Book on the romance of a Coorg Princess and the missing Coorg jewellery
The romances of a Coorg Princess, the amazing affection bestowed on the young Princess by Queen Victoria, the Empress of India, and the disappearance of the Coorg Crown jewellery are the stuff of the latest book by well-known writer C.P. Belliappa.
The book – Victoria Gowramma, the Lost Princess of Coorg – focuses on Chikka Veerarajednra, the exiled Raja of Coorg, and his 11-year-old daughter Gowramma, who were the first Indian royals to land in Britain in the summer of 1852.
Chikka Veerarajendra, the last King of Kodagu, who was banished from his land by the British in 1834, used the pretext of his daughter embracing Christianity and acquiring a Western education as a ruse to secure permission to visit England.
Author Belliappa has proved his talent as a storyteller to spin out yet another interesting book on Coorg (Kodagu). His other books are Tale of a Tiger’s Tail and other Yarns from Coorg, and Nuggets from Coorg History.
In the process, Belliappa has unearthed hitherto unpublished material that throws light on Veerarajendra’s and Princess Victoria Gowramma’s life in England.
Though the story of the last Raja of Coorg occurred more than 150 years ago, Belliappa has managed to keep the flow of the story, by deploying certain amount of dramatizing, at the same time keeping intact the historical facts and occurrences.
What is extraordinary is the fact that Belliappa managed to gather so much information by sitting in his room located at Home Estate, his house near Gonikoppal in Kodagu, by getting a lot of information from the search engine Google and surfing the archives of The Times, London.
In the book, Chikka Veerarajendra, emerges as a tragic figure, who lost his kingdom because of his lack of tact in dealing with the British and his atrocities against the Kodavas who were alienated to the point of supporting the British in taking over the administration of the kingdom. The last Raja was initially taken to Vellore in Tamil Nadu and subsequently banished to Benares in 1836. The book deals with the Kodagu royal family’s life in Benares and his remarkable journey to England in 1852 along with his 11-year-old daughter Gowramma.
Chikka Veerarajendra was the first deposed Indian ruler granted permission to sail to Britain on the ground that he wanted his daughter to be raised as a Christian and given a Western education. But the real reason for the Raja to visit England was to fight a legal battle against the British East India Company to claim interest on the deposits with the Company made by his uncle Dodda Veerarajendra. The British refused to pay him the interest on the ground that ‘What is in the treasury belongs to the people of Kodagu, and will be used for their benefit.’
The British saw the visit of the Raja of Kodagu to England as an opportunity to convert a member of an Indian royal family to Christianity. Not only that. The clever British imperialists saw an opportunity to form a matrimonial alliance between the Princess of Coorg Gowramma and Maharaja Duleep Singh of Punjab who too had sailed to England.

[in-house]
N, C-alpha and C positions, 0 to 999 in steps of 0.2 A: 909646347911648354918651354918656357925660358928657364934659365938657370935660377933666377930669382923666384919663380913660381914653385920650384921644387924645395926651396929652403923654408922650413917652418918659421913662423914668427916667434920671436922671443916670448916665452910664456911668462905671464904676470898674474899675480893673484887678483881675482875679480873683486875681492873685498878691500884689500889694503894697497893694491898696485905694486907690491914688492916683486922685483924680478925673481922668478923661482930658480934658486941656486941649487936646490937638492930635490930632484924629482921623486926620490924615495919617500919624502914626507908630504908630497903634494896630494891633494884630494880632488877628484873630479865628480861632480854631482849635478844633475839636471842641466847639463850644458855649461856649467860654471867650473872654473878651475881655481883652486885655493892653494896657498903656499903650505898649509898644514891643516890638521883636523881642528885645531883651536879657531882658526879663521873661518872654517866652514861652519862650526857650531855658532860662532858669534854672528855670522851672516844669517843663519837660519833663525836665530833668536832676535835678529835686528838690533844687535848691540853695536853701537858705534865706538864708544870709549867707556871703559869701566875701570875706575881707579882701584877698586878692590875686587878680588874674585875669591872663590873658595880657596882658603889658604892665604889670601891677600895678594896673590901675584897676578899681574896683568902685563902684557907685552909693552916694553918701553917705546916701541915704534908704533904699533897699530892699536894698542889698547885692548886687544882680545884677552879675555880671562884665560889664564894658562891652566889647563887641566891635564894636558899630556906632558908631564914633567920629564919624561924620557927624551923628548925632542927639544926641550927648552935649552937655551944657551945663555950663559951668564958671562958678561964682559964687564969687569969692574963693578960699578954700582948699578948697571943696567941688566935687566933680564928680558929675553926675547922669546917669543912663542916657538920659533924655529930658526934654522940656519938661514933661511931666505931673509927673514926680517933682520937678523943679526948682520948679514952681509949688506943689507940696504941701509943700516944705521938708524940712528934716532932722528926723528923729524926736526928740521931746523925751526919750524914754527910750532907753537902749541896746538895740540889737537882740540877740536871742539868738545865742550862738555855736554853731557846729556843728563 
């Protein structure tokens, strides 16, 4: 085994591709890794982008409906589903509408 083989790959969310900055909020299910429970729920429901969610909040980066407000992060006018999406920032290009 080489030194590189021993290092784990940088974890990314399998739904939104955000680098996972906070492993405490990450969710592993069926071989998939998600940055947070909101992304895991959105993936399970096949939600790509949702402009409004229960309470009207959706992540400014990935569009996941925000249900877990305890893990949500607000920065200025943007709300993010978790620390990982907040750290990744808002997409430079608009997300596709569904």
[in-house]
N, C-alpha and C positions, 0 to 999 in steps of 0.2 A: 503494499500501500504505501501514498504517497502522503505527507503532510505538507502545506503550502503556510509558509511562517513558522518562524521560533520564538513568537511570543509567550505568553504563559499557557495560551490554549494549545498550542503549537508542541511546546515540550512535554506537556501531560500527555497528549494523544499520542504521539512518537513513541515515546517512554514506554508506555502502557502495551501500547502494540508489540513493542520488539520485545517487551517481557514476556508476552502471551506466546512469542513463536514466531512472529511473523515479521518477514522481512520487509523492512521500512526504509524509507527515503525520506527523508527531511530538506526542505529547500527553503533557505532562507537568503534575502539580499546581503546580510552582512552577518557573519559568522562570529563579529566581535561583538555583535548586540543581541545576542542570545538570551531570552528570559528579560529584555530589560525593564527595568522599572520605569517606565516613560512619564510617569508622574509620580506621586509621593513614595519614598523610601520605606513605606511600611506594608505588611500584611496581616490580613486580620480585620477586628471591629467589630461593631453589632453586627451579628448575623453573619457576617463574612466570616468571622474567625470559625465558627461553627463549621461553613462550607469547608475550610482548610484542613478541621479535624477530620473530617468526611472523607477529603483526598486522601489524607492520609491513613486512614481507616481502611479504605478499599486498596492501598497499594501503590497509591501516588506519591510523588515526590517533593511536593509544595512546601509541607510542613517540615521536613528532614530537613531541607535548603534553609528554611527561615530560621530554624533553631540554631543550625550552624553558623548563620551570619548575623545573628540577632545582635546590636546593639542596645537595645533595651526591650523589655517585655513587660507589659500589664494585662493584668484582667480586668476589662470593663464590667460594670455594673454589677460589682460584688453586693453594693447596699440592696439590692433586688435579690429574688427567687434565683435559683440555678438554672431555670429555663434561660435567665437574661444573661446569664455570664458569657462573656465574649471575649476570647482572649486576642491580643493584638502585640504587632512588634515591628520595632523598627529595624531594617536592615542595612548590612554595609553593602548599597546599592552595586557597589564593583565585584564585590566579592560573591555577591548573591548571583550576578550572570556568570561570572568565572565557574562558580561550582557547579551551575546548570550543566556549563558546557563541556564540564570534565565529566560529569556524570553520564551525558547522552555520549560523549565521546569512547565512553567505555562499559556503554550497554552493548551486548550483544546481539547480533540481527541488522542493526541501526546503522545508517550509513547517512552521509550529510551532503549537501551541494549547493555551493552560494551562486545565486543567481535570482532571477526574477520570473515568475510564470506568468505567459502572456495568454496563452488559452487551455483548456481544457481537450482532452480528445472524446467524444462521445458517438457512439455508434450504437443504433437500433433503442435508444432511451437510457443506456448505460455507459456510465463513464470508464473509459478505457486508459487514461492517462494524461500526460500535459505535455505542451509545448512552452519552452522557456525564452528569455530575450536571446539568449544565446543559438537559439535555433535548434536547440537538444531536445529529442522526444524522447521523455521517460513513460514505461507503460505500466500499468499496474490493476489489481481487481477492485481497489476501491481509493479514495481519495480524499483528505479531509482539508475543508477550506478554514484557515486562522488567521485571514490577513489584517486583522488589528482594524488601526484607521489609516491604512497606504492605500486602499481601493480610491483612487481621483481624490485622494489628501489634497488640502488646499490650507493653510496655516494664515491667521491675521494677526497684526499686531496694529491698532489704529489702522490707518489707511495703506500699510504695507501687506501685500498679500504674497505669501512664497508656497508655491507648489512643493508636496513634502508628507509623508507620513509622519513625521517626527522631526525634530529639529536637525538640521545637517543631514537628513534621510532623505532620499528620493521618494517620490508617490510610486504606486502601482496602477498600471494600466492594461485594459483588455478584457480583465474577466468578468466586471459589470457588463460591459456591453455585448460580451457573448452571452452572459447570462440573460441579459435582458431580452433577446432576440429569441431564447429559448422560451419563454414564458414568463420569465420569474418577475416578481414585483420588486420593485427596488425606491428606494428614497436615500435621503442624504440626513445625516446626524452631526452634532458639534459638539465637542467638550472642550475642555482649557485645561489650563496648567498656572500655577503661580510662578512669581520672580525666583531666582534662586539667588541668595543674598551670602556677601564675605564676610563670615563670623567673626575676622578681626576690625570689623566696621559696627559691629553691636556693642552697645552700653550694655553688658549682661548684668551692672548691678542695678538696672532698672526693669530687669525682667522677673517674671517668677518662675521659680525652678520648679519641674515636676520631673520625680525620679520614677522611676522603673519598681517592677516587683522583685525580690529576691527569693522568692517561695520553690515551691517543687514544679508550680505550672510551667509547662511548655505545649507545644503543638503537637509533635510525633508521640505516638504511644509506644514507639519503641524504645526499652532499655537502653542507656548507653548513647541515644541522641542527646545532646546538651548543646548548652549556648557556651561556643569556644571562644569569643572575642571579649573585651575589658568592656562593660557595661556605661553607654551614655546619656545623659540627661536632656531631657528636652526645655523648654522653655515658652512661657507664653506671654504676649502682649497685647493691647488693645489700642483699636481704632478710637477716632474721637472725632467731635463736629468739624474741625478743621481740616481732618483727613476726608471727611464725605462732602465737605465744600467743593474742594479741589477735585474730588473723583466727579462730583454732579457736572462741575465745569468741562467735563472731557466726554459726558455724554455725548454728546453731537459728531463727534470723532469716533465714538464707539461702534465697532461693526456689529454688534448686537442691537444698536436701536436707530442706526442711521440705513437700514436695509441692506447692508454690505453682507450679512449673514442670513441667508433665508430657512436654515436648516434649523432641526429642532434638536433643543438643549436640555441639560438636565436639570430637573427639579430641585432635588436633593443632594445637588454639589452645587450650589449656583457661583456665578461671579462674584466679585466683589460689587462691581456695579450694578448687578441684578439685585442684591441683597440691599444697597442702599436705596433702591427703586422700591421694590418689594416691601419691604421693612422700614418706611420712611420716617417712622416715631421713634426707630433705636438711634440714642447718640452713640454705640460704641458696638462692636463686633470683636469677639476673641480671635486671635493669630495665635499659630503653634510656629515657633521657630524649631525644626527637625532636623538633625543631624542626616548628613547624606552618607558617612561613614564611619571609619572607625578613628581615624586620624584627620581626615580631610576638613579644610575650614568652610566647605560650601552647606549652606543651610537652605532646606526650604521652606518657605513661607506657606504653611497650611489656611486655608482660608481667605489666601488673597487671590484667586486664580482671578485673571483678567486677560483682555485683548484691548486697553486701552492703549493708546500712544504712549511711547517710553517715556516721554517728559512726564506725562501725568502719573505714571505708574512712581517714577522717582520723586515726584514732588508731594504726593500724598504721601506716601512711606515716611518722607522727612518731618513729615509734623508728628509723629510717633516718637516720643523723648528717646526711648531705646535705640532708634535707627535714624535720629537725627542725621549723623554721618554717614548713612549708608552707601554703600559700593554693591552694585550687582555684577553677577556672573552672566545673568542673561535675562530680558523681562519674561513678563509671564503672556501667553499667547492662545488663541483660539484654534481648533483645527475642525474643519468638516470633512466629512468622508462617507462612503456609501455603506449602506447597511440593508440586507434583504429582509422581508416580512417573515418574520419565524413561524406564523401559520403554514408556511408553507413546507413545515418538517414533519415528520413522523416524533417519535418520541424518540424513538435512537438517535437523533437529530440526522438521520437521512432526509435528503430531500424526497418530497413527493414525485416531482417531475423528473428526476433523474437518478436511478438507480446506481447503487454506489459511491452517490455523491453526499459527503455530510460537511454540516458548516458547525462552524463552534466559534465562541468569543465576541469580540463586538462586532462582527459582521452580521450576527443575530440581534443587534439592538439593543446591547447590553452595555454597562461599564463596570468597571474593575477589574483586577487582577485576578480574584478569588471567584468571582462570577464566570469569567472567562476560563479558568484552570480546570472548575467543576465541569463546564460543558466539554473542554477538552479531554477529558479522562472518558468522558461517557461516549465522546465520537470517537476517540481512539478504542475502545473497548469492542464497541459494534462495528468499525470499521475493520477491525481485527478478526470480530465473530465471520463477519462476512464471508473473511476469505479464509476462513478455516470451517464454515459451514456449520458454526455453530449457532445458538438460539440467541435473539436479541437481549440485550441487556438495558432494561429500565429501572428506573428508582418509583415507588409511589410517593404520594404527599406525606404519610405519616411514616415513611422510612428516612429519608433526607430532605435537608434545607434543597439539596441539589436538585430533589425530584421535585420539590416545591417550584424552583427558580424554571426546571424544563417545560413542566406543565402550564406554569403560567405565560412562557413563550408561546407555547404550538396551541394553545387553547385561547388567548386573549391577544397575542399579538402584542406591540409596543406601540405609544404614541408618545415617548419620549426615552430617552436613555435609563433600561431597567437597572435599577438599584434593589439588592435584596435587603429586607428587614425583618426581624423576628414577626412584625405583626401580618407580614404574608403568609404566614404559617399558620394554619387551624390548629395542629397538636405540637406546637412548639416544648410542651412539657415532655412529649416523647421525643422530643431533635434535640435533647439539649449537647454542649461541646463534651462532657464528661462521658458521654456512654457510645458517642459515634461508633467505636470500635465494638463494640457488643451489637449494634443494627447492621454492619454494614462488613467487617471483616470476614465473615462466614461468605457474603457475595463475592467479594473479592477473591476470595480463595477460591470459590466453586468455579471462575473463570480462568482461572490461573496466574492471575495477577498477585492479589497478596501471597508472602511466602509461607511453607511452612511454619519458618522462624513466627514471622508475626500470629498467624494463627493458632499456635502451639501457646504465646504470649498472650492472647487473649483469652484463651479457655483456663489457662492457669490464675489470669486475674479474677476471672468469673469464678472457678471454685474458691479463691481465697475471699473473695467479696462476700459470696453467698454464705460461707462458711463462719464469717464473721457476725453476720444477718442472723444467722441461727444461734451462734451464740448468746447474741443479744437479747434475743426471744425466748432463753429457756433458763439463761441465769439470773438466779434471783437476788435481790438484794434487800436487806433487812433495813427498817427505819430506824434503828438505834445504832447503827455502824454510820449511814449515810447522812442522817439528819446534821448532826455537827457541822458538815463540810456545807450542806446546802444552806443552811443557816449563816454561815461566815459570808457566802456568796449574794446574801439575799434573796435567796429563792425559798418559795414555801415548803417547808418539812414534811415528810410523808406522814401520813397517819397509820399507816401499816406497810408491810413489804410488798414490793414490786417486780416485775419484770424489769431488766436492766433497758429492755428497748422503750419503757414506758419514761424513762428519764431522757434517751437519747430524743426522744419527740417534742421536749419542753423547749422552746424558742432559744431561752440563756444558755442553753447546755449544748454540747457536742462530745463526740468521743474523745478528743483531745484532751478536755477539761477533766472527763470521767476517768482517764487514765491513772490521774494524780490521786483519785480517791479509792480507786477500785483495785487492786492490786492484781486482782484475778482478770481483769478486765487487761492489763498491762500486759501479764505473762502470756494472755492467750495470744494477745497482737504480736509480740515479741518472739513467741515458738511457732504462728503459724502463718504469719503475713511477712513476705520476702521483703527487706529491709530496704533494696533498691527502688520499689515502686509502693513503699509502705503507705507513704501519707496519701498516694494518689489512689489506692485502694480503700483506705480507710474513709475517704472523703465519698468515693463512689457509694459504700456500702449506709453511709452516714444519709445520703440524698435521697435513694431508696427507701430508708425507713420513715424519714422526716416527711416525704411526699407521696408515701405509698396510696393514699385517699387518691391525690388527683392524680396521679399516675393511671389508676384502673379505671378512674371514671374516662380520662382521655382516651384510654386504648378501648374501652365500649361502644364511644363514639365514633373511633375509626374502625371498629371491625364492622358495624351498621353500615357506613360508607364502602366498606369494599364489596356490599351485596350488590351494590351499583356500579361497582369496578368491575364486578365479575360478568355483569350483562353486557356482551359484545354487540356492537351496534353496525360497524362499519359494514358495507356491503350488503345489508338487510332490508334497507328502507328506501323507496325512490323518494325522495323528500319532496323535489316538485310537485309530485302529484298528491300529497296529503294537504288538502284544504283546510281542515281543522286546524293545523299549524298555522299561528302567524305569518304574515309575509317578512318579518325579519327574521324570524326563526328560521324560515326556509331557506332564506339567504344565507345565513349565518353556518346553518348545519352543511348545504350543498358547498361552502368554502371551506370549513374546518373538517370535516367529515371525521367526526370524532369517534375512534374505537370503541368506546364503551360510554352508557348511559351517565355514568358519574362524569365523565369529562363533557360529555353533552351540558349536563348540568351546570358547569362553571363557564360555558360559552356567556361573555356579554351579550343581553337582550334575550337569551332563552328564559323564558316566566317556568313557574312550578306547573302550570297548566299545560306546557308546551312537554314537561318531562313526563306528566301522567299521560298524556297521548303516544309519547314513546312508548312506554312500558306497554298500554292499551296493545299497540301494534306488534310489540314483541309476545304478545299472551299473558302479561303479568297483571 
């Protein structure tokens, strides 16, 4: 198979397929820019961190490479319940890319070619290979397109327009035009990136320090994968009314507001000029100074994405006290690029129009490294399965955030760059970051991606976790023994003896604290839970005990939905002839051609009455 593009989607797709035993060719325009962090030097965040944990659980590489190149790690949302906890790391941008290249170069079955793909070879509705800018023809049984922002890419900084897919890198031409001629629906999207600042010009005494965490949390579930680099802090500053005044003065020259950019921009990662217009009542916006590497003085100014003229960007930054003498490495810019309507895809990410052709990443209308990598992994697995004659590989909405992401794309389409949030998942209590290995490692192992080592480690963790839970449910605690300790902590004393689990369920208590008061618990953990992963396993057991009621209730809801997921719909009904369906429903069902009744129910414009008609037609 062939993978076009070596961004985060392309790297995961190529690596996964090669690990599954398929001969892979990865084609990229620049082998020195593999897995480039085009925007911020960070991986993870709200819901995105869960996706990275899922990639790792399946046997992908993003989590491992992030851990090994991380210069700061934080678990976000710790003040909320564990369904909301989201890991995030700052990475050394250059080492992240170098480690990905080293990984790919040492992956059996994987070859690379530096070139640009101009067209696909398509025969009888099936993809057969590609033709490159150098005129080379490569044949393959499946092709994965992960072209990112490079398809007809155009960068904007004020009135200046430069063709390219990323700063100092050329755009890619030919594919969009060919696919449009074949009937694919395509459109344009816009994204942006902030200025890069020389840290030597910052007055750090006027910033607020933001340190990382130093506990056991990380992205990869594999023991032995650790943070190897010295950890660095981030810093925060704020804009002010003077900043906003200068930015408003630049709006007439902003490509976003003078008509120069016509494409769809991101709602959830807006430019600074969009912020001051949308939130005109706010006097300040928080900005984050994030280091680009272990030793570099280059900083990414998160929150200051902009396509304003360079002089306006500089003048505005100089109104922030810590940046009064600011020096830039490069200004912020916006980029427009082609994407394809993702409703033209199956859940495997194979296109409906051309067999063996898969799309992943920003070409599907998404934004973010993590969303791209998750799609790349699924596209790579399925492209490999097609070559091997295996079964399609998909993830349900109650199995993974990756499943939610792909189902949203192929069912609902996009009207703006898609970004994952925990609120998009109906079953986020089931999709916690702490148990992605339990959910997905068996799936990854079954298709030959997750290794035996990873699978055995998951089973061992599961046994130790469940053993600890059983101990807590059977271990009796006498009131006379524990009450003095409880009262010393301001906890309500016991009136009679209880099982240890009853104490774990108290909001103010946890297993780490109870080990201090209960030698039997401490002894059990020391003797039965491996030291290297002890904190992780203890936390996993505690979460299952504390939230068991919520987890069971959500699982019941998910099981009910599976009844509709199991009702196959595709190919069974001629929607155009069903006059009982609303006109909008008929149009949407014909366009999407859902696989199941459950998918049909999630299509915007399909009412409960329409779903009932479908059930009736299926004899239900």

The British hoped that a union between Maharaja Duleep Singh and Princess Gowramma would act as a catalyst in encouraging voluntary conversion to Christianity amongst the upper castes in India, especially the Hindu rulers. Belliappa says: “For the evangelists, there was the delightful possibility of eventually a predominant Christian India emerging, which would owe allegiance to the Church of England.”
Queen Victoria took a personal liking for Princess Gowramma and was personally present for her baptism ritual performed by none other than the Archbishop of Canterbury. Her Majesty amazed everyone by announcing herself as the godmother of Princess Gowramma. The Queen presented Gowramma a leather-bound autographed copy of the Holy Bible, embellished with gold-plated trimmings.
Much to the disappointment of the British, Maharaja Duleep Singh was not keen to enter into matrimony with Gowramma. He was put off by the coquettish behaviour of the Coorg Princess who was quite a flirt, making eyes at all the young men, including the then Prince of Wales. Though Duleep Singh was fond of the Princess, he was not keen on taking her as a life partner. Gowramma’s affair with a stable boy led to a major scandal in the British high society which disappointed the Queen.
Maharaja Duleep Singh played matchmaker and helped in forming an alliance between the 19-year-old Gowramma and 50-year-old Col John Campbell, who had served in the Army in India. Campbell, the blue-eyed, handsome and dashing equestrian was mainly interested in the wealth of the Coorg Princess.
After Chikka Veerarajendra lost his legal battle to claim interest for his deposits from the East India Company, Campbell began neglecting Gowramma whom he had married. The couple had a child named Edith Victoria Gowramma.
Campbell, who was into gambling, began eyeing the Coorg Crown jewellery which had been handed over to her by Veerarajendra prior to his death.
The developments devastated Gowramma who succumbed to tuberculosis when she was 23 years old. Soon after Campbell vanished with the black bag containing the jewellery and was not seen after that. The disappearance of the Coorg Crown jewellery still continues to remain a mystery.
Victoria Gowramma, published by Rupa & Co is priced at Rs 295.